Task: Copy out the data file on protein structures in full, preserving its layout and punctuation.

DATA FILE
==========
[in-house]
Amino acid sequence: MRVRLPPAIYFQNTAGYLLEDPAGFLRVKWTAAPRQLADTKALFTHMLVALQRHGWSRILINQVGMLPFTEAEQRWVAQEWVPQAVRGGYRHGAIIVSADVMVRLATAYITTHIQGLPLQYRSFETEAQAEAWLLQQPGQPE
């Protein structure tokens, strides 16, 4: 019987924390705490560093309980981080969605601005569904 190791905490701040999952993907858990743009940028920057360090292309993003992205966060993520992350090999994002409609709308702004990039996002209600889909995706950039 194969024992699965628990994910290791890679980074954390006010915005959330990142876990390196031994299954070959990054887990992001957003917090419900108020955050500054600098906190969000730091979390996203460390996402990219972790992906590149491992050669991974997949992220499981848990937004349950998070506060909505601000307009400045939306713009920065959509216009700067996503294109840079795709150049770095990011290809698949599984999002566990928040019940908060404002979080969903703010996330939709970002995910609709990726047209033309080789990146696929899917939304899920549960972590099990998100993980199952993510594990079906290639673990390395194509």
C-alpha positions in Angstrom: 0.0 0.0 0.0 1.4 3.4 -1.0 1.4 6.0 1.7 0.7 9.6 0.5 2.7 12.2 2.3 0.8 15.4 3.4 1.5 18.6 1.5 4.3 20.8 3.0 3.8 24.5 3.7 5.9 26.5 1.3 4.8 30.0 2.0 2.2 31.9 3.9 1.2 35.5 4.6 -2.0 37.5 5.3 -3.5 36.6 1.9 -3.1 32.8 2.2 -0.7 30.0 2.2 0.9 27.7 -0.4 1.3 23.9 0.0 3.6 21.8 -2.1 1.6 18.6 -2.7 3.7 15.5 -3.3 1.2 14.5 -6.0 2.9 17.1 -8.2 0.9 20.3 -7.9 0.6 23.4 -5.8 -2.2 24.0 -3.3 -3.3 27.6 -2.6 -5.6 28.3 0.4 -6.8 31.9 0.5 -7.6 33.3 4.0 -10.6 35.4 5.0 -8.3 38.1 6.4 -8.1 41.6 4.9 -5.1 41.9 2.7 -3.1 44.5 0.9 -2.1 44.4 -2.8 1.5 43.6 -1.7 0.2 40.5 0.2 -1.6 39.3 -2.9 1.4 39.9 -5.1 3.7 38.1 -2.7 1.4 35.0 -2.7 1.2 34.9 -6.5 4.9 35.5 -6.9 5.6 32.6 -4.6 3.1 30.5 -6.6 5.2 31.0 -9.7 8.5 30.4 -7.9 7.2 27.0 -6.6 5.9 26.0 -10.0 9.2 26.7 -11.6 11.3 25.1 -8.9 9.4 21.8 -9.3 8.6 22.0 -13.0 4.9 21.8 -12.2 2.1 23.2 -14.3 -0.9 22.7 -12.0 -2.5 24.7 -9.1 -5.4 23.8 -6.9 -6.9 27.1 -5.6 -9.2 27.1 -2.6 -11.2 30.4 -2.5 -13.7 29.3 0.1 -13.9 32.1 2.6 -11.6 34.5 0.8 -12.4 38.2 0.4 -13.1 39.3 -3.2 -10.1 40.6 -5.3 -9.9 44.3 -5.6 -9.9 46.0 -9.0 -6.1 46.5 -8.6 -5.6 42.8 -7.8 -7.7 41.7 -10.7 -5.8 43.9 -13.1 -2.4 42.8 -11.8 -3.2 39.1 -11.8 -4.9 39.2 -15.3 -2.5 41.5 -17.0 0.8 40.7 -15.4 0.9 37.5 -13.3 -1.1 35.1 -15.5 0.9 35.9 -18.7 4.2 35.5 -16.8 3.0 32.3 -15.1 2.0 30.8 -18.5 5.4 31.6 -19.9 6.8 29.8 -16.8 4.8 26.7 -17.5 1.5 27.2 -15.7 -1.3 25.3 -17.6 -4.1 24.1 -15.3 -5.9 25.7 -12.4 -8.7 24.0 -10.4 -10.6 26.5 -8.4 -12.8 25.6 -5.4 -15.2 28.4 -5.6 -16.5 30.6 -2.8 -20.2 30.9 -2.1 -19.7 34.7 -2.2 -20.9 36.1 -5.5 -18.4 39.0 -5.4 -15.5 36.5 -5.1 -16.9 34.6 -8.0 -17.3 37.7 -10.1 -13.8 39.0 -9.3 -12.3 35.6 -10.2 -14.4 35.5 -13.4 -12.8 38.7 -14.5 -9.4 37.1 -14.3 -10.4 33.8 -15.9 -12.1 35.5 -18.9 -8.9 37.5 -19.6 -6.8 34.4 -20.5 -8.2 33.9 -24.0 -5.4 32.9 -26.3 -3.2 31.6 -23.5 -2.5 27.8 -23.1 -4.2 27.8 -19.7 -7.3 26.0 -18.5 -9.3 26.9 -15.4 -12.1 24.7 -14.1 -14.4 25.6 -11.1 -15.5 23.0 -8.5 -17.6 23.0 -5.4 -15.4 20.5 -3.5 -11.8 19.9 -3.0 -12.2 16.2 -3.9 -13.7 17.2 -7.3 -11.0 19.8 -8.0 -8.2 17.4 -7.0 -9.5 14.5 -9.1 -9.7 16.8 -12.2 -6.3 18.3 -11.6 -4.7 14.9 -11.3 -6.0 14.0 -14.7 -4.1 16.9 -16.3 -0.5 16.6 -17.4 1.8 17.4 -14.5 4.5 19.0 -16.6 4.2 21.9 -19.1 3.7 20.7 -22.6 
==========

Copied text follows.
[in-house]
Amino acid sequence: MRVRLPPAIYFQNTAGYLLEDPAGFLRVKWTAAPRQLADTKALFTHMLVALQRHGWSRILINQVGMLPFTEAEQRWVAQEWVPQAVRGGYRHGAIIVSADVMVRLATAYITTHIQGLPLQYRSFETEAQAEAWLLQQPGQPE
């Protein structure tokens, strides 16, 4: 019987924390705490560093309980981080969605601005569904 190791905490701040999952993907858990743009940028920057360090292309993003992205966060993520992350090999994002409609709308702004990039996002209600889909995706950039 194969024992699965628990994910290791890679980074954390006010915005959330990142876990390196031994299954070959990054887990992001957003917090419900108020955050500054600098906190969000730091979390996203460390996402990219972790992906590149491992050669991974997949992220499981848990937004349950998070506060909505601000307009400045939306713009920065959509216009700067996503294109840079795709150049770095990011290809698949599984999002566990928040019940908060404002979080969903703010996330939709970002995910609709990726047209033309080789990146696929899917939304899920549960972590099990998100993980199952993510594990079906290639673990390395194509």
C-alpha positions in Angstrom: 0.0 0.0 0.0 1.4 3.4 -1.0 1.4 6.0 1.7 0.7 9.6 0.5 2.7 12.2 2.3 0.8 15.4 3.4 1.5 18.6 1.5 4.3 20.8 3.0 3.8 24.5 3.7 5.9 26.5 1.3 4.8 30.0 2.0 2.2 31.9 3.9 1.2 35.5 4.6 -2.0 37.5 5.3 -3.5 36.6 1.9 -3.1 32.8 2.2 -0.7 30.0 2.2 0.9 27.7 -0.4 1.3 23.9 0.0 3.6 21.8 -2.1 1.6 18.6 -2.7 3.7 15.5 -3.3 1.2 14.5 -6.0 2.9 17.1 -8.2 0.9 20.3 -7.9 0.6 23.4 -5.8 -2.2 24.0 -3.3 -3.3 27.6 -2.6 -5.6 28.3 0.4 -6.8 31.9 0.5 -7.6 33.3 4.0 -10.6 35.4 5.0 -8.3 38.1 6.4 -8.1 41.6 4.9 -5.1 41.9 2.7 -3.1 44.5 0.9 -2.1 44.4 -2.8 1.5 43.6 -1.7 0.2 40.5 0.2 -1.6 39.3 -2.9 1.4 39.9 -5.1 3.7 38.1 -2.7 1.4 35.0 -2.7 1.2 34.9 -6.5 4.9 35.5 -6.9 5.6 32.6 -4.6 3.1 30.5 -6.6 5.2 31.0 -9.7 8.5 30.4 -7.9 7.2 27.0 -6.6 5.9 26.0 -10.0 9.2 26.7 -11.6 11.3 25.1 -8.9 9.4 21.8 -9.3 8.6 22.0 -13.0 4.9 21.8 -12.2 2.1 23.2 -14.3 -0.9 22.7 -12.0 -2.5 24.7 -9.1 -5.4 23.8 -6.9 -6.9 27.1 -5.6 -9.2 27.1 -2.6 -11.2 30.4 -2.5 -13.7 29.3 0.1 -13.9 32.1 2.6 -11.6 34.5 0.8 -12.4 38.2 0.4 -13.1 39.3 -3.2 -10.1 40.6 -5.3 -9.9 44.3 -5.6 -9.9 46.0 -9.0 -6.1 46.5 -8.6 -5.6 42.8 -7.8 -7.7 41.7 -10.7 -5.8 43.9 -13.1 -2.4 42.8 -11.8 -3.2 39.1 -11.8 -4.9 39.2 -15.3 -2.5 41.5 -17.0 0.8 40.7 -15.4 0.9 37.5 -13.3 -1.1 35.1 -15.5 0.9 35.9 -18.7 4.2 35.5 -16.8 3.0 32.3 -15.1 2.0 30.8 -18.5 5.4 31.6 -19.9 6.8 29.8 -16.8 4.8 26.7 -17.5 1.5 27.2 -15.7 -1.3 25.3 -17.6 -4.1 24.1 -15.3 -5.9 25.7 -12.4 -8.7 24.0 -10.4 -10.6 26.5 -8.4 -12.8 25.6 -5.4 -15.2 28.4 -5.6 -16.5 30.6 -2.8 -20.2 30.9 -2.1 -19.7 34.7 -2.2 -20.9 36.1 -5.5 -18.4 39.0 -5.4 -15.5 36.5 -5.1 -16.9 34.6 -8.0 -17.3 37.7 -10.1 -13.8 39.0 -9.3 -12.3 35.6 -10.2 -14.4 35.5 -13.4 -12.8 38.7 -14.5 -9.4 37.1 -14.3 -10.4 33.8 -15.9 -12.1 35.5 -18.9 -8.9 37.5 -19.6 -6.8 34.4 -20.5 -8.2 33.9 -24.0 -5.4 32.9 -26.3 -3.2 31.6 -23.5 -2.5 27.8 -23.1 -4.2 27.8 -19.7 -7.3 26.0 -18.5 -9.3 26.9 -15.4 -12.1 24.7 -14.1 -14.4 25.6 -11.1 -15.5 23.0 -8.5 -17.6 23.0 -5.4 -15.4 20.5 -3.5 -11.8 19.9 -3.0 -12.2 16.2 -3.9 -13.7 17.2 -7.3 -11.0 19.8 -8.0 -8.2 17.4 -7.0 -9.5 14.5 -9.1 -9.7 16.8 -12.2 -6.3 18.3 -11.6 -4.7 14.9 -11.3 -6.0 14.0 -14.7 -4.1 16.9 -16.3 -0.5 16.6 -17.4 1.8 17.4 -14.5 4.5 19.0 -16.6 4.2 21.9 -19.1 3.7 20.7 -22.6 